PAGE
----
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The Collegian

The Student News Site of Tarrant County College

The Collegian

The Student News Site of Tarrant County College

The Collegian

New instructor trades Rhode Island cold for Texas heat

Liz Sanders, adjunct instructor of speech and radio-tv broadcast, confers with Jerry Zumwalt, coordinator of the RTVB program on NE Campus, regarding the Computer Video Production class she teaches. A native of Rhode Island, Sanders is finishing her first term at TCC.  Photo by Gary Collins/The Collegian
Liz Sanders, adjunct instructor of speech and radio-tv broadcast, confers with Jerry Zumwalt, coordinator of the RTVB program on NE Campus, regarding the Computer Video Production class she teaches. A native of Rhode Island, Sanders is finishing her first term at TCC. Photo by Gary Collins/The Collegian

By Gary Collins/reporter

Liz Sanders, adjunct instructor of speech and radio-tv broadcast, confers with Jerry Zumwalt, coordinator of the RTVB program on NE Campus, regarding the Computer Video Production class she teaches. A native of Rhode Island, Sanders is finishing her first term at TCC.  Photo by Gary Collins/The Collegian
Liz Sanders, adjunct instructor of speech and radio-tv broadcast, confers with Jerry Zumwalt, coordinator of the RTVB program on NE Campus, regarding the Computer Video Production class she teaches. A native of Rhode Island, Sanders is finishing her first term at TCC. Photo by Gary Collins/The Collegian

From the cold winters of New England to the hot, dry summers of Texas, Rhode Island-native Liz Sanders is one of the newest members of the NE Campus staff.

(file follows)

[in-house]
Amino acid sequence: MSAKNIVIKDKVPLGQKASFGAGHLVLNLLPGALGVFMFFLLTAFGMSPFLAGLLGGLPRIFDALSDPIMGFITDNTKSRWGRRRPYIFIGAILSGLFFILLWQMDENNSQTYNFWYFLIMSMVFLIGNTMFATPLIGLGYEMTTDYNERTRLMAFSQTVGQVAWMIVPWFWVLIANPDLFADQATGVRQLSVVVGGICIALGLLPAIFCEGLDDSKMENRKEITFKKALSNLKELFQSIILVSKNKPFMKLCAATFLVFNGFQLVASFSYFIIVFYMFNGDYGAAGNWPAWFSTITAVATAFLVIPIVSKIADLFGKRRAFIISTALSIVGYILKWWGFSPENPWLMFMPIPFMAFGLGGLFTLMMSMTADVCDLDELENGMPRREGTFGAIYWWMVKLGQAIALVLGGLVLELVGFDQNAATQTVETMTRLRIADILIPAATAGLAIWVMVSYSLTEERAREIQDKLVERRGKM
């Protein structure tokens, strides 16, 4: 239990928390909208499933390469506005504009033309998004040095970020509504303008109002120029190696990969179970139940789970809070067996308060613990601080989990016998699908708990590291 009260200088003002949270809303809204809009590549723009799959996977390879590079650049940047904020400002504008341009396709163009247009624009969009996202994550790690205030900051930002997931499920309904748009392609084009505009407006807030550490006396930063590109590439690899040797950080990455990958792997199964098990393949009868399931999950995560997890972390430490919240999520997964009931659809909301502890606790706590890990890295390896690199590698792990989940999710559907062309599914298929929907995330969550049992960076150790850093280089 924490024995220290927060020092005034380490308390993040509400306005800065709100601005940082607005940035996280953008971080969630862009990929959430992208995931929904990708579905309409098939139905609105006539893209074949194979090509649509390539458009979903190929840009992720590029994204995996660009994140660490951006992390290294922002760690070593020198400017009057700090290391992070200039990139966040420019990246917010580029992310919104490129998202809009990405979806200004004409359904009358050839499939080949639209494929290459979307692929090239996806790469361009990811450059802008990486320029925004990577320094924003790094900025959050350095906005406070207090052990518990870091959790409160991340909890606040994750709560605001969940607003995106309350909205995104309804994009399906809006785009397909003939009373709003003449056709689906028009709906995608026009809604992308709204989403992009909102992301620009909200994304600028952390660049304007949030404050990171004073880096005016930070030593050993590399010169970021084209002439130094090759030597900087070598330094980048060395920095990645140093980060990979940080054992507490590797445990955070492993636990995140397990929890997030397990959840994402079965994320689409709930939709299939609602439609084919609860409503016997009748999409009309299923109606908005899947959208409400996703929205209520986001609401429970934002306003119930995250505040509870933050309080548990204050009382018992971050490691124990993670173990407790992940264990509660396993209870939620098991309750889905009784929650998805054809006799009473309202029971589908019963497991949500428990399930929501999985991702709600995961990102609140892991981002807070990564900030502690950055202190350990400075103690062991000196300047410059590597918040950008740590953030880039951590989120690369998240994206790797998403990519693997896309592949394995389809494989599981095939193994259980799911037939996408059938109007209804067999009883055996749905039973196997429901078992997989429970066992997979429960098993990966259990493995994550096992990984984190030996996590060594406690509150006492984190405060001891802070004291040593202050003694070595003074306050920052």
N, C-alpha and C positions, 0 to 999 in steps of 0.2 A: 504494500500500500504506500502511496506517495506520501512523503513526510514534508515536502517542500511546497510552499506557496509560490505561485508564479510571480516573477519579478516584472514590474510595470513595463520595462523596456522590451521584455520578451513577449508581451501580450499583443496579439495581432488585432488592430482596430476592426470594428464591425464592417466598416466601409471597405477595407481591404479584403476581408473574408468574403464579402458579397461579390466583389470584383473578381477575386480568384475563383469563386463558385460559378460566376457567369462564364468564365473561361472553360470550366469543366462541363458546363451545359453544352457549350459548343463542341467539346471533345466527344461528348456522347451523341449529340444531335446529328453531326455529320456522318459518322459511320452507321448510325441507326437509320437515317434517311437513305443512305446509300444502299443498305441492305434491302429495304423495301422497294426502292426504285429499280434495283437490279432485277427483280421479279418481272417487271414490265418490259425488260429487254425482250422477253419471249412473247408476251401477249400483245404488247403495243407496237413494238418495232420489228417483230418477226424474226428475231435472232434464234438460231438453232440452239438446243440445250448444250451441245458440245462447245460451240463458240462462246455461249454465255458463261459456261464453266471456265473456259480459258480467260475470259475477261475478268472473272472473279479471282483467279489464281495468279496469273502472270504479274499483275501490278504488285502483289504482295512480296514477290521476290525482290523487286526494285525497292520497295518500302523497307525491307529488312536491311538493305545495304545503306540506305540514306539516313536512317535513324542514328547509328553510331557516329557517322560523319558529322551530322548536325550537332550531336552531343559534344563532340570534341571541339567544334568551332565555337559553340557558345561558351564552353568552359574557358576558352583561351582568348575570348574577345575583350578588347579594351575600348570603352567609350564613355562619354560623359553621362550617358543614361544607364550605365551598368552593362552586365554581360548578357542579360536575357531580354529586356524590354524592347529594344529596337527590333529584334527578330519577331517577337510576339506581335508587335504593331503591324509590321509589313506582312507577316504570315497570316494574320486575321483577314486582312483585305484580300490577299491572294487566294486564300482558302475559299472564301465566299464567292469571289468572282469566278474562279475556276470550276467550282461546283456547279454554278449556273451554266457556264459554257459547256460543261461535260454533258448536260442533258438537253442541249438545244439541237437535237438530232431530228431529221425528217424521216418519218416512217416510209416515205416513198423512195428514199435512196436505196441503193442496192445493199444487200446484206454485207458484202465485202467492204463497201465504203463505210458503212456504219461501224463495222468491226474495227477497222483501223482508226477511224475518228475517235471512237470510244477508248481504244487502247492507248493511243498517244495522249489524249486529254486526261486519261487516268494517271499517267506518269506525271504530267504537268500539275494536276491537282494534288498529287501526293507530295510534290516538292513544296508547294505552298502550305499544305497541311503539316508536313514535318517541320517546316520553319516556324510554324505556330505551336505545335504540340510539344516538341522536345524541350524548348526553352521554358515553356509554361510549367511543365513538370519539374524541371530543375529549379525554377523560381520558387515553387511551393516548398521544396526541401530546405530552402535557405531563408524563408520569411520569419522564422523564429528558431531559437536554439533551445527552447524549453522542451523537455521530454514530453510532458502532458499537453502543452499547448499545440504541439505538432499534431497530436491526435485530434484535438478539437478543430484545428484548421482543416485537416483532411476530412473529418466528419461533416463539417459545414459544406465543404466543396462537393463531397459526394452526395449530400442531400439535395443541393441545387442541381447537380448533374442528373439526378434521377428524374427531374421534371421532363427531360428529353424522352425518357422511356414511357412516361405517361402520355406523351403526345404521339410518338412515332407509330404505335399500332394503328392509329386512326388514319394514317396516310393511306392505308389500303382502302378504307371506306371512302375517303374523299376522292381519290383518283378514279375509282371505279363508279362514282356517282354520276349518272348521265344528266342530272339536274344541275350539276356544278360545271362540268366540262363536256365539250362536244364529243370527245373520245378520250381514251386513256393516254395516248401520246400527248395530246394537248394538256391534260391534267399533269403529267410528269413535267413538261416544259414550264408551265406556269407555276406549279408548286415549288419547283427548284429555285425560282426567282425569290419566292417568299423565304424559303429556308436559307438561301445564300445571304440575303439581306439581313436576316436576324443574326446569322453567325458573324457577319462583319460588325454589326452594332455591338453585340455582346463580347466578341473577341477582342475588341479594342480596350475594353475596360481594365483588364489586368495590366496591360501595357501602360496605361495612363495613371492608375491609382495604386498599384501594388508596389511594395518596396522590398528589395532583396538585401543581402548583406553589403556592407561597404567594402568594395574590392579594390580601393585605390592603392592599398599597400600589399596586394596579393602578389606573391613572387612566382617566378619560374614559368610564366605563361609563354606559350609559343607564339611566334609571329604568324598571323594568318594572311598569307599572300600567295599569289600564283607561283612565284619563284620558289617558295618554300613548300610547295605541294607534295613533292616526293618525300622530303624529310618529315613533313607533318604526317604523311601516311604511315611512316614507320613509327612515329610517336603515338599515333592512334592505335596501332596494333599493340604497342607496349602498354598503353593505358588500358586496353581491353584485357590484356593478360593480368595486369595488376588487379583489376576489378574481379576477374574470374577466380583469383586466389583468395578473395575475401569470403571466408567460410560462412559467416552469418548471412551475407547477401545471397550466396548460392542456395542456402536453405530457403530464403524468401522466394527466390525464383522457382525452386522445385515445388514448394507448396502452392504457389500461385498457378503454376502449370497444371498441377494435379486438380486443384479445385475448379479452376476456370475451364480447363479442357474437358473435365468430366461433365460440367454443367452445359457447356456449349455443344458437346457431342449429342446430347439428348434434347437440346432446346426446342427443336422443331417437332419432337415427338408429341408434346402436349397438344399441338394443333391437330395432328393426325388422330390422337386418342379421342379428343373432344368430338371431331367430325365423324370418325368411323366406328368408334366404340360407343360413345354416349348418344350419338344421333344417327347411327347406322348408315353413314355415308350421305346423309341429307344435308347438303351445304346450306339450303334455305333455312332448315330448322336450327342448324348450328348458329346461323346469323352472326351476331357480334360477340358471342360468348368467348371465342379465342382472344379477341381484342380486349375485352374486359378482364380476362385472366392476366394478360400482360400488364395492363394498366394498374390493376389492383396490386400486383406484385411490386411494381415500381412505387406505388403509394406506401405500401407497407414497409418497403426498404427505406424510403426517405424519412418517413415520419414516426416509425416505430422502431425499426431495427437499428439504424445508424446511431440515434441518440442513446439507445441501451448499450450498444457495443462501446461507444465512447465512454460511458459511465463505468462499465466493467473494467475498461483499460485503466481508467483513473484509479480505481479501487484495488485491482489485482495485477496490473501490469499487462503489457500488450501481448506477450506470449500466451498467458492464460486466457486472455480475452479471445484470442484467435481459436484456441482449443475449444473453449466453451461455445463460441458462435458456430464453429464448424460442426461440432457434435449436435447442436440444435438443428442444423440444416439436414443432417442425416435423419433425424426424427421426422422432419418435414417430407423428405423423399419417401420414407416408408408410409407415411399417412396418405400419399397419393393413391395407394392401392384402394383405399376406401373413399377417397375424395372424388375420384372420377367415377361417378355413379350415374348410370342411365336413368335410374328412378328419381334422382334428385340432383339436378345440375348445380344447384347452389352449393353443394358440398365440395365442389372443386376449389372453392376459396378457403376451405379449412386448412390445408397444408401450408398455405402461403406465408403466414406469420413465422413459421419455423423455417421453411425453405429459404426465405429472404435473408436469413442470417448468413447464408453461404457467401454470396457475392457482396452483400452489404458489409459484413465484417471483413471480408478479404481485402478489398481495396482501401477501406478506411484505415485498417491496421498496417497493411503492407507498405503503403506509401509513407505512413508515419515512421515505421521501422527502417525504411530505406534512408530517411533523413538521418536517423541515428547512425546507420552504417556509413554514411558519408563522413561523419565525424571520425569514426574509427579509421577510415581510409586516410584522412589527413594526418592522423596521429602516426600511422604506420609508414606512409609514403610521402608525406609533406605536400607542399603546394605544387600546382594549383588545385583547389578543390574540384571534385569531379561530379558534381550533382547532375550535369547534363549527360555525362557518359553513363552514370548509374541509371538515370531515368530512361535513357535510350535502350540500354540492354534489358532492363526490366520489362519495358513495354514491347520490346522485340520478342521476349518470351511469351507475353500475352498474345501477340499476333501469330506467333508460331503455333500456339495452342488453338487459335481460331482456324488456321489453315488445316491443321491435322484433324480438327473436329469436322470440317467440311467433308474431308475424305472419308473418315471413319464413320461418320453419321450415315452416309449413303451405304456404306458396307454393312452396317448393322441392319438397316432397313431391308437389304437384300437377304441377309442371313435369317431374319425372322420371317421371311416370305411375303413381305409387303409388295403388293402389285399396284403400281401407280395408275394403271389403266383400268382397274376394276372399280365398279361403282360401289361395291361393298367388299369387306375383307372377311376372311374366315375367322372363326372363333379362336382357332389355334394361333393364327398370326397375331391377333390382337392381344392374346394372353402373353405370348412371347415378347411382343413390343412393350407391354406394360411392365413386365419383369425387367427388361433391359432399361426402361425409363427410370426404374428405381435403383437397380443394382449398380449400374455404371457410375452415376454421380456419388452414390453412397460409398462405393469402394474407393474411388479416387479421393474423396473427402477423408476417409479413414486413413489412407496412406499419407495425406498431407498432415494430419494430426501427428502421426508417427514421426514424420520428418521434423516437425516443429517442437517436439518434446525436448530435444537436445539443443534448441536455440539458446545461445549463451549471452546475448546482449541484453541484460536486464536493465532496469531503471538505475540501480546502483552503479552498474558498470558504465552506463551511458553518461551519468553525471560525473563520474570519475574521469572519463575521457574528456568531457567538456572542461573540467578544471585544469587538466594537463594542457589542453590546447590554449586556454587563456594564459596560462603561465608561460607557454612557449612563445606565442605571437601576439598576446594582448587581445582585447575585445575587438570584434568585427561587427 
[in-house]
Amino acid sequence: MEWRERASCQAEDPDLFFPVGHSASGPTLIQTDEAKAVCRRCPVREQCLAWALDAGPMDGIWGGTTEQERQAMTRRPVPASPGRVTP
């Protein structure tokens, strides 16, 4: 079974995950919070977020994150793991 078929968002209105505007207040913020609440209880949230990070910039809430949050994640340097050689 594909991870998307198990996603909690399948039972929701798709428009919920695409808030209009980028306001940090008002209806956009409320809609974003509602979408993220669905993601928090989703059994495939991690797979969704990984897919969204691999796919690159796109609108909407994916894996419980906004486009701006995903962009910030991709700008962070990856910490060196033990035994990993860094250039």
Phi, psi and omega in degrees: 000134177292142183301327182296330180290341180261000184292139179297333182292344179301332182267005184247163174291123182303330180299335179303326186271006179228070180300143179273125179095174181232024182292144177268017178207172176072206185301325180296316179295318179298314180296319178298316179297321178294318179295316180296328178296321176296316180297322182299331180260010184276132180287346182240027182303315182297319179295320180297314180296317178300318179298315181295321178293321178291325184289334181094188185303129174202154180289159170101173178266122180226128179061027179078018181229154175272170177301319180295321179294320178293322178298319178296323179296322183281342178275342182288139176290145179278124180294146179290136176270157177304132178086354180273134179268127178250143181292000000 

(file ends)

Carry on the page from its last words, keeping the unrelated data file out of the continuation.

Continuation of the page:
“ I came here for a little bit during the summer, and we started building a house,” she said. “Then we went back to Rhode Island, and I officially moved here in November. But then I was gone November,
December and January and got back a day before school started.”

Sanders, who teaches Computers in Video Production and Fundamentals of Speech Communication, earned an undergraduate degree from the University of Utah before returning to Rhode Island. She received a master’s degree in speech communication from the University of Rhode Island.

Her degree in speech communication would come in handy as she would eventually land her first job in the radio business, a life-long interest. However, Sanders was not always sure if working in radio was her ultimate career goal.

“ I thought I wanted to teach kindergarten, and then I did some student teaching and found that I don’t deal well with kindergartners,” she said.

With a curiosity about the world and the people in it, Sanders found talk radio a way to learn more about the world.

“ When I was 16, my parents got me an old lime green Chevy Malibu, which had only AM radio. So the only thing I could listen to was Mexican music or talk radio, and I got hooked,” she said.

“ I just loved the places it could take me, and I didn’t have to leave my car.”
With a little cunning and luck while still an undergraduate, Sanders secured her first job in radio at KSL-
AM in Salt Lake City.